Dec 13, 2012

A Brief History of the Berkeley Software Distributions

It seems that there's some confusion around the Berkeley Software Distributions and where they came from. It's a bit difficult to keep track amidst all of the infighting and forking caused by various personal, political, and legal issues. I've covered the BSD family quite a bit, but never its history. I'll do so now so that we can all get on the same page.

The history of the Berkeley Software Distributions all starts with 386BSD…

386BSD was a free, unix-like operating system written for Intel's i386 processor architecture first released in 1992. It was based on something called 4.3BSD Net/2, which was an incomplete mess of academic research and development. A couple called the Jolitzes decided to finish it and called it 386BSD.

Due to a lawsuit between Unix System Laboratories and the Regents of the University of California, it came to light that the Jolitzes had pirated some BSD source code and then gave it away in their releases of 386BSD, a key moment in proving that free software works to unemploy programmers.

Anyway, during the lawsuit, hackers from around the world, who wanted to avoid the stinging light of the law, rewrote some portions of the 386BSD code and released a patchkit. The patchkit was called FreeBSD 1.0.

When the smoke cleared from the lawsuit, more code had been deemed illegal. This caused a split in the FreeBSD camp between hackers who wanted to replace all 386BSD code and hackers who wanted to ignore the court’s ruling.

The faction of FreeBSD hackers who wanted to comply with purged all remaining vestiges of 386BSD code and replaced it with source code stolen from 4.4BSD Lite. This resulted in FreeBSD 2.0.

The faction of FreeBSD hackers who did not want to comply with the ruling and wanted to continue using the now-illegal 386BSD code forked stole a copy of the FreeBSD source code and released NetBSD 0.8.

For some time the two projects went their separate ways. The FreeBSD hackers focused on performance in the servers market—the high end—while NetBSD hackers focused on diverse hardware support—the low end.

To this day, FreeBSD and NetBSD reflect these values and have diverged quite widely from one another, their most common aspect being their shared history. The projects were not without their own dissenters, however.

By the mid-Nineties, NetBSD hackers had developed an almost-usable unix-like operating system. The group required more discipline in their development model. That didn't sit alright with everyone, however, and led to yet another BSD split.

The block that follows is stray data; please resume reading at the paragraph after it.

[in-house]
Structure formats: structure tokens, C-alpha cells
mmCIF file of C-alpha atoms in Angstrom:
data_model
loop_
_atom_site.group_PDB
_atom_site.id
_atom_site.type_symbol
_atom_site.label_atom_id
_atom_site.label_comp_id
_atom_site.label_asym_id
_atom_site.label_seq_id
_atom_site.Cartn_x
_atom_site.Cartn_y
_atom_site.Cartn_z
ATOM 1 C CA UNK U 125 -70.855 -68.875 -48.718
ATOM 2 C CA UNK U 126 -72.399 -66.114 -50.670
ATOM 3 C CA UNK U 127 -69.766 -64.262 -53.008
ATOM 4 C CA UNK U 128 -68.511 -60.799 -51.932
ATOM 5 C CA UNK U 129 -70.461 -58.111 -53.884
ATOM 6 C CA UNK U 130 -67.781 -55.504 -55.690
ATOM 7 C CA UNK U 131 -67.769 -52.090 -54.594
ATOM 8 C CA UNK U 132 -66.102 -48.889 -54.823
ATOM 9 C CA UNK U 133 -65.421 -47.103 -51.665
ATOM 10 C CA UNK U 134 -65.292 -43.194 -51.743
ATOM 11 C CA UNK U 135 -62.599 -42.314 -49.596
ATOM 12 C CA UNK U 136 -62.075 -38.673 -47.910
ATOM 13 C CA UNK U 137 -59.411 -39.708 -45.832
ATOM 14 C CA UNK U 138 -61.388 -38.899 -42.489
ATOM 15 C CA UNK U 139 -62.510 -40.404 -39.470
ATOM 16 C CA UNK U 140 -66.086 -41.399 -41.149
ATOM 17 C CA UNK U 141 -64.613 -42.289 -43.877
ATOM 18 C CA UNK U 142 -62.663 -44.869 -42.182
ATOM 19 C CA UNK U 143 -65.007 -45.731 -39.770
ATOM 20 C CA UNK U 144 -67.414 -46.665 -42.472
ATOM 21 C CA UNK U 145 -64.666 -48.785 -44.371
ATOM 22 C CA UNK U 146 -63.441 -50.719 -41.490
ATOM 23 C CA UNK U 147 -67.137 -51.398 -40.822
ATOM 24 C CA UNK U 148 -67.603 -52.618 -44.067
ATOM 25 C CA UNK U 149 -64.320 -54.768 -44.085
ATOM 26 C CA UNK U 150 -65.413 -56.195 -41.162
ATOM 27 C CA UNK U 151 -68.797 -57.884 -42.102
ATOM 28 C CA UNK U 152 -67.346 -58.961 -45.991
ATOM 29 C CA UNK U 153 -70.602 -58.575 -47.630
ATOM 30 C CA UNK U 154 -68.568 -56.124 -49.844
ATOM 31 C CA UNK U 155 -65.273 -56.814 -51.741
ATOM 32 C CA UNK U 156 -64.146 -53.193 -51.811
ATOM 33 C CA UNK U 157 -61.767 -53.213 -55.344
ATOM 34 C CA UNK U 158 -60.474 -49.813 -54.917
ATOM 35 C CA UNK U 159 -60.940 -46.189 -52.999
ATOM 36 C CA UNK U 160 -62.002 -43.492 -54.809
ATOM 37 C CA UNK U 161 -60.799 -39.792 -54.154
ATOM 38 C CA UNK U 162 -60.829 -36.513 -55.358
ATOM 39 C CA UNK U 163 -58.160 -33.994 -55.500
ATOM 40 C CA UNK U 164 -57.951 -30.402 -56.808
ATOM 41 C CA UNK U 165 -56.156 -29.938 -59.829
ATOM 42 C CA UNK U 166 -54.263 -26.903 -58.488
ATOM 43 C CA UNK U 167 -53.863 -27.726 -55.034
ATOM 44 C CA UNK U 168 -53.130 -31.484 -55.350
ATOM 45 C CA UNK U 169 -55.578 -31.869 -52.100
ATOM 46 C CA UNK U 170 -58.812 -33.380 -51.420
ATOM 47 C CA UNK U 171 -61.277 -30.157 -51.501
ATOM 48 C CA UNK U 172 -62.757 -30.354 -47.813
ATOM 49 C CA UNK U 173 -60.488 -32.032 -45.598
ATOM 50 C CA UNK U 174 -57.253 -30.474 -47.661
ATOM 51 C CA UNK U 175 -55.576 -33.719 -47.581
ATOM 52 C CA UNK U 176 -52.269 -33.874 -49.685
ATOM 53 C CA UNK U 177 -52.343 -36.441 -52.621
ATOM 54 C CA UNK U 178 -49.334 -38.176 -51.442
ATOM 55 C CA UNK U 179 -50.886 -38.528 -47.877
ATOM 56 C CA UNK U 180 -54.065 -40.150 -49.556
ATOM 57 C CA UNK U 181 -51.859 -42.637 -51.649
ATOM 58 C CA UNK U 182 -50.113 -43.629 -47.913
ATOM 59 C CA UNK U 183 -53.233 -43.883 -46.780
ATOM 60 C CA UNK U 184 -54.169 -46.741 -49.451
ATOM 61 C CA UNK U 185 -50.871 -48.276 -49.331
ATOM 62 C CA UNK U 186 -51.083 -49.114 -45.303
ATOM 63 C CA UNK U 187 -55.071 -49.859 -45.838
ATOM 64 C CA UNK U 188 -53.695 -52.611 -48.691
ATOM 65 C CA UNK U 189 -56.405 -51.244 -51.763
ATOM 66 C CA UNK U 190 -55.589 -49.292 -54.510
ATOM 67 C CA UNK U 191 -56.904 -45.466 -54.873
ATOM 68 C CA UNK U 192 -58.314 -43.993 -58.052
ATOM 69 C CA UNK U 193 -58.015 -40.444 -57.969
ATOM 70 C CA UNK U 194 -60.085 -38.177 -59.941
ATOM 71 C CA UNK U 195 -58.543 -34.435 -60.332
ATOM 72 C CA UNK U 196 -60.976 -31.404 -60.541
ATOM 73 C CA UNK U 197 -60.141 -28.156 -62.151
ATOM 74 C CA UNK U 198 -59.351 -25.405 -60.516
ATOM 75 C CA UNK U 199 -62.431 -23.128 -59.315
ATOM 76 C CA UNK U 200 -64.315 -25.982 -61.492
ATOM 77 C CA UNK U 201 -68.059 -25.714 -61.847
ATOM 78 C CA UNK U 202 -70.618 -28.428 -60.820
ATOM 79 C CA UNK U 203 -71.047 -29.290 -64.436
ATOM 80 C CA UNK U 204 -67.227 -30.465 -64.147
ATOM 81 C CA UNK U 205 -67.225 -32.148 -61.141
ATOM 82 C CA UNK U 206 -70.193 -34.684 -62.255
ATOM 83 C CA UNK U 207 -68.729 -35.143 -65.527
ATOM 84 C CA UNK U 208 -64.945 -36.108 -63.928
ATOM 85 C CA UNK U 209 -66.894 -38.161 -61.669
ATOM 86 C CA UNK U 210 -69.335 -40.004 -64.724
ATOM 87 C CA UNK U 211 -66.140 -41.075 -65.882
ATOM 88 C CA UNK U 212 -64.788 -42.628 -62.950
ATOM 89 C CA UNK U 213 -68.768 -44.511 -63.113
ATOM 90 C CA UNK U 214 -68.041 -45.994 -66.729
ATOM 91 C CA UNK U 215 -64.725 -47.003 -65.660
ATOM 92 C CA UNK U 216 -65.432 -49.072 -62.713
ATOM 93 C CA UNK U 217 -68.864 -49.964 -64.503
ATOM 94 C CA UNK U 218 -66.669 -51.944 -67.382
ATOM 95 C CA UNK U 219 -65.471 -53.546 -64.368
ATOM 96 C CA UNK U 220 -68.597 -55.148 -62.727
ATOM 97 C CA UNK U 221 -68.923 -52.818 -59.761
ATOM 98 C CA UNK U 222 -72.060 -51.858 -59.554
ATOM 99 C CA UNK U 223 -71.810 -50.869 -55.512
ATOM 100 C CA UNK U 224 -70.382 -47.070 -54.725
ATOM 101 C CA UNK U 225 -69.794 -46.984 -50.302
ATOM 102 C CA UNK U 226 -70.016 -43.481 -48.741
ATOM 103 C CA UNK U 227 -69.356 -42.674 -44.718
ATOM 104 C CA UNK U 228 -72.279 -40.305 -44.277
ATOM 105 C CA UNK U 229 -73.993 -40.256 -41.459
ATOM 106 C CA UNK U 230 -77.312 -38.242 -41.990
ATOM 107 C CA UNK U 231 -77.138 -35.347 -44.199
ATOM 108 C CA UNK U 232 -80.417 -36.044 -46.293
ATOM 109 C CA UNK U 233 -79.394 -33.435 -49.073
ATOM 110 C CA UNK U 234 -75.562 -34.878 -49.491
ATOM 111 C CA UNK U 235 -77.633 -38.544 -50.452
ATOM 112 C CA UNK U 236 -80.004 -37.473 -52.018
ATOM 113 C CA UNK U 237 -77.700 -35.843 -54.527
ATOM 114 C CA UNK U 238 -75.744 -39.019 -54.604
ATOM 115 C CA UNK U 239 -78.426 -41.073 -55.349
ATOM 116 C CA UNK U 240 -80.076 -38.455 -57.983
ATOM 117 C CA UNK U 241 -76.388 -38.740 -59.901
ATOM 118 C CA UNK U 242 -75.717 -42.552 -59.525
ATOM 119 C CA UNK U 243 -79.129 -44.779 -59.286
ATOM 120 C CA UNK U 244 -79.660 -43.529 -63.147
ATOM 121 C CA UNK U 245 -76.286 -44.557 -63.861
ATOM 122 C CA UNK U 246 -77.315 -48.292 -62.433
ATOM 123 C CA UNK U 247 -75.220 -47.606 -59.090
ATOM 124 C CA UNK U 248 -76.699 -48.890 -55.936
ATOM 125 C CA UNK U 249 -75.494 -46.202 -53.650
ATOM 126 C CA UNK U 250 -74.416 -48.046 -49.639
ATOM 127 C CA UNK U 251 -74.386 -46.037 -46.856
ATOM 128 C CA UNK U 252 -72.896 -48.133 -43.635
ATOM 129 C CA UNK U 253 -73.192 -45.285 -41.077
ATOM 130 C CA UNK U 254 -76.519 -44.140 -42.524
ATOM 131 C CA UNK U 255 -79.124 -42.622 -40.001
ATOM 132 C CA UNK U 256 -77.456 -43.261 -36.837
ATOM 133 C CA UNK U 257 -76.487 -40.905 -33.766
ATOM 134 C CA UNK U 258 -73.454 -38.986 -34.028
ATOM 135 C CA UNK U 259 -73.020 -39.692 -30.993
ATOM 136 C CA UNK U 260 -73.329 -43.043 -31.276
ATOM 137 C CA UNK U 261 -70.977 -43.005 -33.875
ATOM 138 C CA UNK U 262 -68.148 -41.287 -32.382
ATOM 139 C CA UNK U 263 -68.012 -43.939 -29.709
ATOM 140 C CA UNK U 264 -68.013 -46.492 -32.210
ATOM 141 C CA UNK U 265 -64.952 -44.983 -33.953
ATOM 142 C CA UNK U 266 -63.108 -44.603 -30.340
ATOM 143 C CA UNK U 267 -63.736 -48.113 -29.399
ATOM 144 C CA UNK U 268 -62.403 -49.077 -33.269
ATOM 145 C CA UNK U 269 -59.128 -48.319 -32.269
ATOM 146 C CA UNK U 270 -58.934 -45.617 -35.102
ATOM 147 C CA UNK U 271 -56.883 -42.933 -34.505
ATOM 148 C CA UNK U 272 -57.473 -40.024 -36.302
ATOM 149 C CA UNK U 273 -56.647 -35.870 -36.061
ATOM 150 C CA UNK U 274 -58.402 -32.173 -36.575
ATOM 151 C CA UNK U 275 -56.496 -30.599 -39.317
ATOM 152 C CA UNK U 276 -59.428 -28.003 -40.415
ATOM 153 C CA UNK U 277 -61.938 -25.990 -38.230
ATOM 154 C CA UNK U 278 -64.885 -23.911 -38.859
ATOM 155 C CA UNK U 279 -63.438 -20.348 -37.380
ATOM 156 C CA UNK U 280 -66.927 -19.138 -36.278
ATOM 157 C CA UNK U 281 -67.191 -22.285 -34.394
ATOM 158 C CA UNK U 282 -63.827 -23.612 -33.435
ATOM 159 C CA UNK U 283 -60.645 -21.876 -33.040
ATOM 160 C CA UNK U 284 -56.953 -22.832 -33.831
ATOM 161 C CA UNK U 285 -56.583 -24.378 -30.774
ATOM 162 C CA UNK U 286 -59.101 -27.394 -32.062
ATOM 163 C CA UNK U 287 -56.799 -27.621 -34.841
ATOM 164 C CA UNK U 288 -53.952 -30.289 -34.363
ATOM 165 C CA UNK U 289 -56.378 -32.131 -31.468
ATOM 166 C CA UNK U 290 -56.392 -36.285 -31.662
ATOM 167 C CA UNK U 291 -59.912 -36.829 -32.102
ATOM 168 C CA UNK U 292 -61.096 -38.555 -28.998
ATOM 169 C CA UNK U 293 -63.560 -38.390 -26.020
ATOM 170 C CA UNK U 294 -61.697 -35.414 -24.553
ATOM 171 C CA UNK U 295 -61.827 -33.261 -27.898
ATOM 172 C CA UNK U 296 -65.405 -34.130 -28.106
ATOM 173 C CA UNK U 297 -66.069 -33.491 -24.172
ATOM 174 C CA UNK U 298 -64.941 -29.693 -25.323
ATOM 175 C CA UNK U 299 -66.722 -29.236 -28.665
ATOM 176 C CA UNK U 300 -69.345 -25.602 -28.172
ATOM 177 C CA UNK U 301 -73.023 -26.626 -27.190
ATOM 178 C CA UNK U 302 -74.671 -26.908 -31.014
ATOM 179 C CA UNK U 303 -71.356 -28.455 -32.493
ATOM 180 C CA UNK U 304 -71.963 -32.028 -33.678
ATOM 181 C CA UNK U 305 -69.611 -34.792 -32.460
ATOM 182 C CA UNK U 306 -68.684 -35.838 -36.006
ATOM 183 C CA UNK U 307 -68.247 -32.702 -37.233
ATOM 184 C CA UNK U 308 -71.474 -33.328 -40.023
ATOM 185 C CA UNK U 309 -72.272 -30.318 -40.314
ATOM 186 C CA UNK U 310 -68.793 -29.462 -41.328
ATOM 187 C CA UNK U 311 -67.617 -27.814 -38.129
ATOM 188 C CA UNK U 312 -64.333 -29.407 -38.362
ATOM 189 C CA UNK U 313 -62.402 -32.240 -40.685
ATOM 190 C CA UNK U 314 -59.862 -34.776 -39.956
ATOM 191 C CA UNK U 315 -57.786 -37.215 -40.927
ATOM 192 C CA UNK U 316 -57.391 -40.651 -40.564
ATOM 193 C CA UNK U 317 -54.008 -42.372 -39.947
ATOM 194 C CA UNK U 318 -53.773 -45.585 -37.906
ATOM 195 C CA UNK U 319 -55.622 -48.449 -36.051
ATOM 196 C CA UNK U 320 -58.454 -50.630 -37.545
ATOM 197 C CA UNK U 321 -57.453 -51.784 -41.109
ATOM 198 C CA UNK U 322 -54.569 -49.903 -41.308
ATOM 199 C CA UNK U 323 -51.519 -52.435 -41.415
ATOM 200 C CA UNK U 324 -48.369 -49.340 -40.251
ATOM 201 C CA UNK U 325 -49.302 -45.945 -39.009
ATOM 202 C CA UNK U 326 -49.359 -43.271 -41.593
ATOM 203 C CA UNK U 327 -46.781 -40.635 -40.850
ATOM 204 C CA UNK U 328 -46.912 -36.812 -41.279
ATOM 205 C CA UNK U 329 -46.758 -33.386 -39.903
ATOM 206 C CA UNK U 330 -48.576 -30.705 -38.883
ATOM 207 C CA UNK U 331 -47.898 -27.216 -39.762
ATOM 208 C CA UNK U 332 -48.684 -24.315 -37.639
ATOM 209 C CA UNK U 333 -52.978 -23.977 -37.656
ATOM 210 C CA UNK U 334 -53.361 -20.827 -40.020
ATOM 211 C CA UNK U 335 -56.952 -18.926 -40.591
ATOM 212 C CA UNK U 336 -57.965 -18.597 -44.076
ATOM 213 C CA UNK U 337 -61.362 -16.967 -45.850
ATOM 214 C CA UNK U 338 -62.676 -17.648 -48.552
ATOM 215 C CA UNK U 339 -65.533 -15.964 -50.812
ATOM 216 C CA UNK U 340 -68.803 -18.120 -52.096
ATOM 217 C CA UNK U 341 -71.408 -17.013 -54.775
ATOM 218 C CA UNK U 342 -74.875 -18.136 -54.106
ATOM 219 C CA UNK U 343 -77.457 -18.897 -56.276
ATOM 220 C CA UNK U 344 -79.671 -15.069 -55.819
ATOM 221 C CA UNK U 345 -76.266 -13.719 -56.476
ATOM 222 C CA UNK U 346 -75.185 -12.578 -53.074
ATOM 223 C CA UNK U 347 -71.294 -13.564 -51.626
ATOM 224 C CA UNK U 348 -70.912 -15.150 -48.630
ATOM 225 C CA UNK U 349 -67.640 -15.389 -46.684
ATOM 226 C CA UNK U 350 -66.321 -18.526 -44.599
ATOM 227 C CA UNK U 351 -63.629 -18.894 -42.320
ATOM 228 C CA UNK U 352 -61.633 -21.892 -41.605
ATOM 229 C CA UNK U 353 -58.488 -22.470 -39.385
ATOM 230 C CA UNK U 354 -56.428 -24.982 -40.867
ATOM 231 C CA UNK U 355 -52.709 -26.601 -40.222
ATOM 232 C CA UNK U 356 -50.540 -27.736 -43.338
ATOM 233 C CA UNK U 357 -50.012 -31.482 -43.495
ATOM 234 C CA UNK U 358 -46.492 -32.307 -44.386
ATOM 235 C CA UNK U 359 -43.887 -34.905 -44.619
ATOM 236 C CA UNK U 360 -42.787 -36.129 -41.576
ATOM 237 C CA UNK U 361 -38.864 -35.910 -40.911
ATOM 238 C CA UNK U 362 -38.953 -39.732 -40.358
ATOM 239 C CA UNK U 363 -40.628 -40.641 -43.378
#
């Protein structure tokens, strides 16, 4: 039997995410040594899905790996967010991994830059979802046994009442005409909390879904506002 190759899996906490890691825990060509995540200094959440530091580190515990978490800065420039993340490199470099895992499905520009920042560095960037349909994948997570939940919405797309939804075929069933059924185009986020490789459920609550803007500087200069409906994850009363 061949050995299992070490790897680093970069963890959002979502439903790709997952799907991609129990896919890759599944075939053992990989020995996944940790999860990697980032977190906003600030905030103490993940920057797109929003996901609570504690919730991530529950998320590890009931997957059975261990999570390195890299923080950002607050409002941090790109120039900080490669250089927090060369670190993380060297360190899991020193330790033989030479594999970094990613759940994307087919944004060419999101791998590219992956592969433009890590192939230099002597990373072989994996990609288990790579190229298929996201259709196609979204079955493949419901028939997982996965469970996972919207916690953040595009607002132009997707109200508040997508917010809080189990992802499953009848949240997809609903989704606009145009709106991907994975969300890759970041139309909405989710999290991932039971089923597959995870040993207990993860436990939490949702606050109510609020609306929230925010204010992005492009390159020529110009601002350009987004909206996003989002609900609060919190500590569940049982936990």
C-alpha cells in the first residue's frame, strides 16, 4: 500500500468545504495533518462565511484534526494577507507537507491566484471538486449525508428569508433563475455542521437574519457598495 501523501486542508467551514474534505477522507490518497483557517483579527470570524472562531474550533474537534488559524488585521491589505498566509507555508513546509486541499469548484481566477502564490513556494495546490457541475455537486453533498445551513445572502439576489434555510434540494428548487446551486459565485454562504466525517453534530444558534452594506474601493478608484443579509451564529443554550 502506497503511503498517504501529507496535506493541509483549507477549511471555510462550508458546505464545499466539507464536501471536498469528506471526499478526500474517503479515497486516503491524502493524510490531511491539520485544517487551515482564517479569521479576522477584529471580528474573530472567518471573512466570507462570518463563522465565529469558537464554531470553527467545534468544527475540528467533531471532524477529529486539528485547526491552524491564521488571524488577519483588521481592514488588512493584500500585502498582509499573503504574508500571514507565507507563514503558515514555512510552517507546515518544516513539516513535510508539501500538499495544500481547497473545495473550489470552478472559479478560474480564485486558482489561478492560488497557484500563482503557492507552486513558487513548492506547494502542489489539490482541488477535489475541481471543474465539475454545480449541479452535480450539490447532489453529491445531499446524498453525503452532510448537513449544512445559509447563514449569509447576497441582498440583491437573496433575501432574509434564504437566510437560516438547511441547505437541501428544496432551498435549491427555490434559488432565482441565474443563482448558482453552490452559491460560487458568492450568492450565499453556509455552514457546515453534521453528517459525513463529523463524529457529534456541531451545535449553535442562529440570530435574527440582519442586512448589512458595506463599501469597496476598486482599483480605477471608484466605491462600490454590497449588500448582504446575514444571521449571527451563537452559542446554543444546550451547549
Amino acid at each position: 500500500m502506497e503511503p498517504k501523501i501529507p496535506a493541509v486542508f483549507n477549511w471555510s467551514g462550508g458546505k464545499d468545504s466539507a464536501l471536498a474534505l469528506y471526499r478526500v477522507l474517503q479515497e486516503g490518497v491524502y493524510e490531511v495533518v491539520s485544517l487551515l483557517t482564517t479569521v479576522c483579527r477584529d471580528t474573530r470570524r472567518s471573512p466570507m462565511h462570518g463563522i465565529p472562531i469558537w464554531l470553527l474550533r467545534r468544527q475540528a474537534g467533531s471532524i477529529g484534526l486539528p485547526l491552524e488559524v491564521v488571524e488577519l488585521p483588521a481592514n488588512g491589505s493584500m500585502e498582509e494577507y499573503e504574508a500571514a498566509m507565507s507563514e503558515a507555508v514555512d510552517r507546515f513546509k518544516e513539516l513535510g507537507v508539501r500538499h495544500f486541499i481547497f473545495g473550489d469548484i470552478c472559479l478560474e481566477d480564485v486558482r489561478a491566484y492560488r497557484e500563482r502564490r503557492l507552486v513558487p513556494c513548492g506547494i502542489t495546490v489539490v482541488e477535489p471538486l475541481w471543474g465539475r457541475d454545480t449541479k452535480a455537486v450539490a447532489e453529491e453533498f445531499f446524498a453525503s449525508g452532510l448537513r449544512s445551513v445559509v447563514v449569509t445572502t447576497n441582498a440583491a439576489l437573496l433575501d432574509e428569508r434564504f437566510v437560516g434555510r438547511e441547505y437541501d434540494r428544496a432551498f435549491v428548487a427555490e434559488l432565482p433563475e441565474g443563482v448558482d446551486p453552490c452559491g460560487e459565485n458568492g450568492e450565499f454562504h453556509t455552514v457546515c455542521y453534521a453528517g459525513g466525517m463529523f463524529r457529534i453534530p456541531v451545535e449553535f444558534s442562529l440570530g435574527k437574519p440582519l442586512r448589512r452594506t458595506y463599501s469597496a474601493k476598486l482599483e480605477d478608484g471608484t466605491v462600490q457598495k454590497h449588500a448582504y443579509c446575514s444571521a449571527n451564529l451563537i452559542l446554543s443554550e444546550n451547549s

Theo de Raadt was a long-time hardcore hacker who reveled in the illegal nature of NetBSD. The decision to fork from FreeBSD and continue using illegal code is what drew him to the project initially and he didn't want to see that go away.

In 1994, Theo de Raadt was fired from NetBSD's core team because of his extreme views. In anger, he threatened revenge “at the end of a fork,” took several like-minded hackers with him, and stole a copy of the source code for NetBSD 1.1.

After a CVS-wide search-and-replace of NetBSD with OpenBSD, Theo and his team released OpenBSD 1.1. Since then, they release every May and November and have built a reputation for a gulag-like development model.

Meanwhile, FreeBSD was thriving. It was the most widely deployed unix-like operating system in the world and held records for uptime and stability thanks to its impending merger with BSD/OS in FreeBSD 5.

This reputation for rock-solid reliability and support from the industry attracted a myriad of developers to the platform, further pushing it forward. And one of those developers, Matthew Dillon, was a former AmigaOS engineer.

Dillon brought a lot of ideas about internal system architecture from AmigaOS with him and, much to the chagrin of other FreeBSD developers, attempted to implement those ideas into FreeBSD during the ramp-up to FreeBSD 5.

There was strong support for merging the BSD/OS codebase into FreeBSD 5, however, and Dillon's efforts were frustrated and never saw fruit. Considering FreeBSD 5 to be too far gone in the wrong direction, Dillon flamed the FreeBSD development mailing list.

After much drama, Dillon was fired from the core FreeBSD development team much like Theo de Raadt had been from NetBSD. He sent an email announcing a fork of FreeBSD 4.8 into DragonFlyBSD 1.0 and got to work making FreeBSD 4 more like AmigaOS.

Today, all four Berkeley Software Distributions exist side-by-side filling specific niches: OpenBSD for security-minded folks who like assholes, NetBSD for tinkering on obsolete platforms, DragonFlyBSD for Amiga users who can't let go, and FreeBSD for everyone else, including large-scale, high-demand industry.

While I'm sure that there will be more forks in the road, so to speak, for the Berkeley Software Distributions, that's pretty much their story up through today. You can catch up on the particulars of Apple's contributions to FreeBSD, but otherwise that's about it.

I hope this got everyone on the same page about the Berkeley Software Distributions.

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